Elective intraparenchymal intracranial pressure (ICP) monitoring is useful for the diagnosis and treatment of hydrocephalus and cerebrospinal fluid (CSF) disorders. This retrospective study analyzes median ICP and pulse amplitude (PA) recordings in neurosurgically naïve patients undergoing elective ICP monitoring for suspected CSF disorders.
Retrospective review of prospectively collated database of neurosurgically naïve patients undergoing elective ICP monitoring for suspected hydrocephalus and CSF disorders. Following extraction of the median ICP and PA values (separated into all, day and night time recordings), principal component analysis (PCA) was performed to identify the principal factors determining the spread of the data. Exploratory comparisons and correlations of ICP and PA values were explored, including by post hoc diagnostic groupings and age.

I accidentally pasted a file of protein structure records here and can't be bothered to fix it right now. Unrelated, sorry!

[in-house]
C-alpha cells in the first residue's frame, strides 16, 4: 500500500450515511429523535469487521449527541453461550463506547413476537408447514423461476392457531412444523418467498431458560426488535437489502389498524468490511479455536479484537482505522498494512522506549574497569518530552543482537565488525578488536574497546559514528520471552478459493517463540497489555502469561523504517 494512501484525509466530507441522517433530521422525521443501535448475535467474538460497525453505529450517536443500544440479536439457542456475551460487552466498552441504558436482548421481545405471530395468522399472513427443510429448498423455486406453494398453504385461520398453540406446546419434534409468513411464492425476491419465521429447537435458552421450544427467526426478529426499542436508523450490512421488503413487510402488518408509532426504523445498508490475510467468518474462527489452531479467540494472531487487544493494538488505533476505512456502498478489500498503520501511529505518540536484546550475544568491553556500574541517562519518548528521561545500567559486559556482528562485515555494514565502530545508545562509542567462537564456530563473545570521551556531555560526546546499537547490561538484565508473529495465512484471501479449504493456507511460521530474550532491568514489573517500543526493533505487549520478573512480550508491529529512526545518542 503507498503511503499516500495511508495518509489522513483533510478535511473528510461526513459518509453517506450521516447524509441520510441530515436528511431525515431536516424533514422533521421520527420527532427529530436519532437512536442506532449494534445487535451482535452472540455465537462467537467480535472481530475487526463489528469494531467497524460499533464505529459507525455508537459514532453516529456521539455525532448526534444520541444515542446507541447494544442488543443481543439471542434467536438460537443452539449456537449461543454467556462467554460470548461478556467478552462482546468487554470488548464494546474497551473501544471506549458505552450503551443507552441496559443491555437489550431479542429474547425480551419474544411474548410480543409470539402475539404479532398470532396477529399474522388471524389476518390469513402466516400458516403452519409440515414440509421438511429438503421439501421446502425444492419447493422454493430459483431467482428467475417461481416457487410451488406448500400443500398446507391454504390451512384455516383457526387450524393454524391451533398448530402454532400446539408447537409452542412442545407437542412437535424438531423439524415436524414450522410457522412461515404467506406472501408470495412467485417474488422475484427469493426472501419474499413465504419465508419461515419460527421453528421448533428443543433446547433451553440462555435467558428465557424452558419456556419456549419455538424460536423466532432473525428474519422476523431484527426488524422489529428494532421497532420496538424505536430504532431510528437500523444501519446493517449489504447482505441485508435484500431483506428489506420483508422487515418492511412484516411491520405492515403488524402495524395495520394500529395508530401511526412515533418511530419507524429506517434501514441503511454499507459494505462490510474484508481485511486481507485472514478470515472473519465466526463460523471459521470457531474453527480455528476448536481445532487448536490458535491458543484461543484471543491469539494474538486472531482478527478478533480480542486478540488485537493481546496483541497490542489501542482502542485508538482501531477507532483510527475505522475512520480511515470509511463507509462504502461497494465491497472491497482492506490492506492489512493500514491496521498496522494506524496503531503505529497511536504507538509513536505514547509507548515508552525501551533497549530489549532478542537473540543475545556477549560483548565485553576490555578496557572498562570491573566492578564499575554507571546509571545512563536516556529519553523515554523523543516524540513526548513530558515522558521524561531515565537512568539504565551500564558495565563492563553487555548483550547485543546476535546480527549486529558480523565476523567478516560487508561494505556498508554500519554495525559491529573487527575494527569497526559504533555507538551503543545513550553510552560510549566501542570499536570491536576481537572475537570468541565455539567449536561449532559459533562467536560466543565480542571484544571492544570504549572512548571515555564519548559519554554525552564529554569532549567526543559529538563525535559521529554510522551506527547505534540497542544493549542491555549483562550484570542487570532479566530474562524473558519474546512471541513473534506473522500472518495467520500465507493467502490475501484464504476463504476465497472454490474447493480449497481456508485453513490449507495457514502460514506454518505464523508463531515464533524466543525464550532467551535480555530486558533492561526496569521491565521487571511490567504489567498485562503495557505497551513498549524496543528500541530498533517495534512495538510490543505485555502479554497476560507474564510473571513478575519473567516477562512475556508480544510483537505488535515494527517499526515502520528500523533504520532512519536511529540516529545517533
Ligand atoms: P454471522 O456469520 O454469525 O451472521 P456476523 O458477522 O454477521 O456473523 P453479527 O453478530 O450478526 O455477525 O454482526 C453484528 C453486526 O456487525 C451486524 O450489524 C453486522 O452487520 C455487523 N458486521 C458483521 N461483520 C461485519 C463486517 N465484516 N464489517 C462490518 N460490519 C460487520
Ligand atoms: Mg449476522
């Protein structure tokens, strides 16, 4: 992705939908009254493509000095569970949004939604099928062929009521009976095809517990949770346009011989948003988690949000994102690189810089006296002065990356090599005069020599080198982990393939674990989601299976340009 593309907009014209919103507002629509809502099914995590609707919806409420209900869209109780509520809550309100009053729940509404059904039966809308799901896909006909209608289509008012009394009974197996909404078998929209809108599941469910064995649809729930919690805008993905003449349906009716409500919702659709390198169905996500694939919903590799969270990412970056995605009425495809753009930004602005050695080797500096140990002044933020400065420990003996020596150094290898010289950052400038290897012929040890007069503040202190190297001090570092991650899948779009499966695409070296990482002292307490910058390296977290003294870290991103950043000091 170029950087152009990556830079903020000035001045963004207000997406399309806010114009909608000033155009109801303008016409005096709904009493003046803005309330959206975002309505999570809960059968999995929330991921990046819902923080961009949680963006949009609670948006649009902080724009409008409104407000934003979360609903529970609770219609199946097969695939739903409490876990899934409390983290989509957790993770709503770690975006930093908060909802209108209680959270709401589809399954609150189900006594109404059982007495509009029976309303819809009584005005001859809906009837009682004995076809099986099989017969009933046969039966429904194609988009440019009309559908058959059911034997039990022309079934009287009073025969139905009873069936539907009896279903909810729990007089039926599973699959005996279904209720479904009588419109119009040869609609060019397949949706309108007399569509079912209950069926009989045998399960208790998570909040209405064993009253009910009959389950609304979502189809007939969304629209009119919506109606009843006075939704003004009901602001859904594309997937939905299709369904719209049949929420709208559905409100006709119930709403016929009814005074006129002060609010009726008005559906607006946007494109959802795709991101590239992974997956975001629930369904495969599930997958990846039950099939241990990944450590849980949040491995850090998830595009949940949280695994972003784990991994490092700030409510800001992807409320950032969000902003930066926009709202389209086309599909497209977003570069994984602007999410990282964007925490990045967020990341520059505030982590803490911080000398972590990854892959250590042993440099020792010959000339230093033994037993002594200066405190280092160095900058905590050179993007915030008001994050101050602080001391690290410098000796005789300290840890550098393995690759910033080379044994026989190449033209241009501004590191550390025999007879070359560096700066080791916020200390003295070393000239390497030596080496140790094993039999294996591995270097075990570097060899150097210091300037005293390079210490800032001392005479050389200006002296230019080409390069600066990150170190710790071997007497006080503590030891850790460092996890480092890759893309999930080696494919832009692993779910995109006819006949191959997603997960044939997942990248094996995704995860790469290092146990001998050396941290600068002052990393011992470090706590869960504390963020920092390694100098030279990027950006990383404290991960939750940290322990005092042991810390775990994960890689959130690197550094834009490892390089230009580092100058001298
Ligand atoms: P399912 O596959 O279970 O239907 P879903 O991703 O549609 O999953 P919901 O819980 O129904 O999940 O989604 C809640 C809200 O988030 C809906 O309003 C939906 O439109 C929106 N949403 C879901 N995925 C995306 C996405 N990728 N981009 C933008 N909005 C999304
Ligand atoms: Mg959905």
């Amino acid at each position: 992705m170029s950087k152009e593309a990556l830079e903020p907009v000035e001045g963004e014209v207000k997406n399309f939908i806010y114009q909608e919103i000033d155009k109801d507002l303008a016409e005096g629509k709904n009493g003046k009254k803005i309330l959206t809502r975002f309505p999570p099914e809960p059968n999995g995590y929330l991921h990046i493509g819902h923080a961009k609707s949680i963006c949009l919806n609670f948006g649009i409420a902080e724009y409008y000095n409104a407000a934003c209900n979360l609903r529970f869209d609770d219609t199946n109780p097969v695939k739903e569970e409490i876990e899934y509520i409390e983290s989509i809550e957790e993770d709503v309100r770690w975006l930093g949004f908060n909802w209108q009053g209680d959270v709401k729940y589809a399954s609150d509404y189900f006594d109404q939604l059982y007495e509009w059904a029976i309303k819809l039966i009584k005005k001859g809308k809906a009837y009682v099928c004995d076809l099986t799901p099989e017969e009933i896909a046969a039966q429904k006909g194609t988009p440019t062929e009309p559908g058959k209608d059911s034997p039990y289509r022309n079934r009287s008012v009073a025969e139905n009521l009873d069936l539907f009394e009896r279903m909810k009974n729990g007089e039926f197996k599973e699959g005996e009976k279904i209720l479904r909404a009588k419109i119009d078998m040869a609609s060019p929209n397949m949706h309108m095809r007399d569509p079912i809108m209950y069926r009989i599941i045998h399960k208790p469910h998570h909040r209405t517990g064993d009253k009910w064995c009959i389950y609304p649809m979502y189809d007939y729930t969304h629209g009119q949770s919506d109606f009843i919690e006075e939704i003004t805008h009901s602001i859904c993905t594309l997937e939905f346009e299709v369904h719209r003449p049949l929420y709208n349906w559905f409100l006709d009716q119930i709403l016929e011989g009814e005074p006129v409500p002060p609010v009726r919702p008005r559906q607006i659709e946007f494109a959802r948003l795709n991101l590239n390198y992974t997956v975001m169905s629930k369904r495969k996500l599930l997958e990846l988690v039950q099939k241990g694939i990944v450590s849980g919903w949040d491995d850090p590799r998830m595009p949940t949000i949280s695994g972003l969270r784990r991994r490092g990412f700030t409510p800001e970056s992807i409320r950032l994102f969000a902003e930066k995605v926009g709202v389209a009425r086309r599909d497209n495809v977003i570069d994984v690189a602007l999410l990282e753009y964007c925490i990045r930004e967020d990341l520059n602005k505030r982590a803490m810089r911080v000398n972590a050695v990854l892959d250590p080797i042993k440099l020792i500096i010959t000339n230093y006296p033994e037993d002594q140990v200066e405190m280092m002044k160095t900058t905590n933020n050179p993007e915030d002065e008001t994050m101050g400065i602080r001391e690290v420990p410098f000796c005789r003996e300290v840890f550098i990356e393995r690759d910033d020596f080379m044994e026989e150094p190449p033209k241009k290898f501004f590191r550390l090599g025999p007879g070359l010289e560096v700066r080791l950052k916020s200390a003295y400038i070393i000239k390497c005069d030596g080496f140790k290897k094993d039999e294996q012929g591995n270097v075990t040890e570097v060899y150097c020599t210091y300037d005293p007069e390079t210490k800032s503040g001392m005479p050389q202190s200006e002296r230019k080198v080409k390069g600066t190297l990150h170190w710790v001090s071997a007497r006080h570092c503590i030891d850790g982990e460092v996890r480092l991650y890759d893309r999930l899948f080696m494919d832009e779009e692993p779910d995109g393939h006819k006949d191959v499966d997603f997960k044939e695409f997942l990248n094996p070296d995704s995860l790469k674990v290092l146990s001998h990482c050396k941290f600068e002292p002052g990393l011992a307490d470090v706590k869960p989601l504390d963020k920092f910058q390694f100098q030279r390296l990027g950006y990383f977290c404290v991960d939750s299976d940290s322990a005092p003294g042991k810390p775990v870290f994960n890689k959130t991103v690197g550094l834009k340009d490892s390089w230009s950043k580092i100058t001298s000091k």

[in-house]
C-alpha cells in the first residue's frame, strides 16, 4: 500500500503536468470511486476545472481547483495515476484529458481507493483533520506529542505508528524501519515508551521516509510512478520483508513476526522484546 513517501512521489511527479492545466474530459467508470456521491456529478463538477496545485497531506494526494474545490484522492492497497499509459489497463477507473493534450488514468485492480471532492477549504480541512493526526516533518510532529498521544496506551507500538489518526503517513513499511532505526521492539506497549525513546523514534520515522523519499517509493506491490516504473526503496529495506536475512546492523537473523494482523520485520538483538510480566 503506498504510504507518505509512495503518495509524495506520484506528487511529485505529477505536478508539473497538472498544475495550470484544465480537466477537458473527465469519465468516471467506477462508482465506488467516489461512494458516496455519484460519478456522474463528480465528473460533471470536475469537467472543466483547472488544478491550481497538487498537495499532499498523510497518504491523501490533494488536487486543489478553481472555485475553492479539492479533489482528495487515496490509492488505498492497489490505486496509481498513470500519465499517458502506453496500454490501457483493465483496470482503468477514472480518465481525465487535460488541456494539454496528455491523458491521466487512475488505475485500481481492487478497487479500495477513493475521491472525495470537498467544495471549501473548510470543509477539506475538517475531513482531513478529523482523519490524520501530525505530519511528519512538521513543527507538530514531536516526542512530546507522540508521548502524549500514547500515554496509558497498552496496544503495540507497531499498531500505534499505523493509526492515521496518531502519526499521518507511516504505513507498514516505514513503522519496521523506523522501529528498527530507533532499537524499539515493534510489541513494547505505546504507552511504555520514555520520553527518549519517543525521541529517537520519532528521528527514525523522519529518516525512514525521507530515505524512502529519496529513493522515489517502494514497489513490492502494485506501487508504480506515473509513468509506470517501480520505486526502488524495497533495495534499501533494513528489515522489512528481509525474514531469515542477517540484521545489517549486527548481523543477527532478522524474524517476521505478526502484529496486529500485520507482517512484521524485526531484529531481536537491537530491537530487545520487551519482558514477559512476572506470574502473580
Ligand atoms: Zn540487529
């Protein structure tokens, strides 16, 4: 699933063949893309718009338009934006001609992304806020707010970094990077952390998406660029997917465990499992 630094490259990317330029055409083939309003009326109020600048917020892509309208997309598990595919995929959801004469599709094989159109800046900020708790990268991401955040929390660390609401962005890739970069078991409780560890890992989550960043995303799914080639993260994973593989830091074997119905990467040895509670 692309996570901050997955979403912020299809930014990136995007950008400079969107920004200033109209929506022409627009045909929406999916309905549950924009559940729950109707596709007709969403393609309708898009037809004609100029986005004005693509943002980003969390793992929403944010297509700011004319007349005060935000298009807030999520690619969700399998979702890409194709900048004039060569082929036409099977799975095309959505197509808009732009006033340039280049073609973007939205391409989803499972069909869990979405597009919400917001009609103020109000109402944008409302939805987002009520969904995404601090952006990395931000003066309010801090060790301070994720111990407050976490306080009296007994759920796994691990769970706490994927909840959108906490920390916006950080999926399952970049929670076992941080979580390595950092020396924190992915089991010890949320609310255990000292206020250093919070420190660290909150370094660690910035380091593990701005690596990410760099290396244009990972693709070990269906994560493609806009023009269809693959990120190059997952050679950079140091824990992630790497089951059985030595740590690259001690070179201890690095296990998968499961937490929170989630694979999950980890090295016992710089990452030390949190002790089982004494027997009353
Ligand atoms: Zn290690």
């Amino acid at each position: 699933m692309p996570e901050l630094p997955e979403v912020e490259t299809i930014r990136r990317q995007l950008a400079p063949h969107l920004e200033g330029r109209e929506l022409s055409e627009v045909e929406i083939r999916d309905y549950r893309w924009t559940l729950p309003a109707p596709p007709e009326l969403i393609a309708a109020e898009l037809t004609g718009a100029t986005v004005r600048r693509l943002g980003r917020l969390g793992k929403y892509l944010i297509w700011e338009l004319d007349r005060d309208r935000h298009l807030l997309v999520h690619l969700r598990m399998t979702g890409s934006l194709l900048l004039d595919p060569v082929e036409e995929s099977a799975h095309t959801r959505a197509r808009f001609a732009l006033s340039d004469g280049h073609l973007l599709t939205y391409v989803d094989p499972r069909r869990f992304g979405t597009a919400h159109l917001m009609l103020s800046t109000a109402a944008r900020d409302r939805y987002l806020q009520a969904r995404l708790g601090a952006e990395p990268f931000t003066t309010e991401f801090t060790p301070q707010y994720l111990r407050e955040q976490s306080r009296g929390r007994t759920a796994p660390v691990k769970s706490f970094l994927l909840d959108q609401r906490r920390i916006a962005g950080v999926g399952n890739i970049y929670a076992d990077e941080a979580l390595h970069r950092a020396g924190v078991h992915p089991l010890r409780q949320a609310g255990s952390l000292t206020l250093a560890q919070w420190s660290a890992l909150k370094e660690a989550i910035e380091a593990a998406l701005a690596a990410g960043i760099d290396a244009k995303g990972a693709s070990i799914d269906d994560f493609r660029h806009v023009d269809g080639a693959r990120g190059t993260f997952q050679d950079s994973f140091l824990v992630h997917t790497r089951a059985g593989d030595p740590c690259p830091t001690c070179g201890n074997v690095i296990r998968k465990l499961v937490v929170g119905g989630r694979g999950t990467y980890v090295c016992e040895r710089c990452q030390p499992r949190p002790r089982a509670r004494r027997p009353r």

A total of 198 patients were identified in six distinct diagnostic groups ( n = 21–47 in each).
The PCA suggested that there were two main factors accounting for the spread in the data, with 61.4% of the variance determined largely by the PA and 33.0% by the ICP recordings.
Exploratory comparisons of PA and ICP between the diagnostic groups showed significant differences between the groups. Specifically, significant differences were observed in PA between a group managed conservatively and the Chiari/syrinx, IIH, and NPH/LOVA groups and in the ICP between the conservatively managed group and high-pressure, IIH, and low-pressure groups. Correlations between ICP and PA revealed some interesting trends in the different diagnostic groups and correlations between ICP, PA, and age revealed a decreasing ICP and increasing PA with age.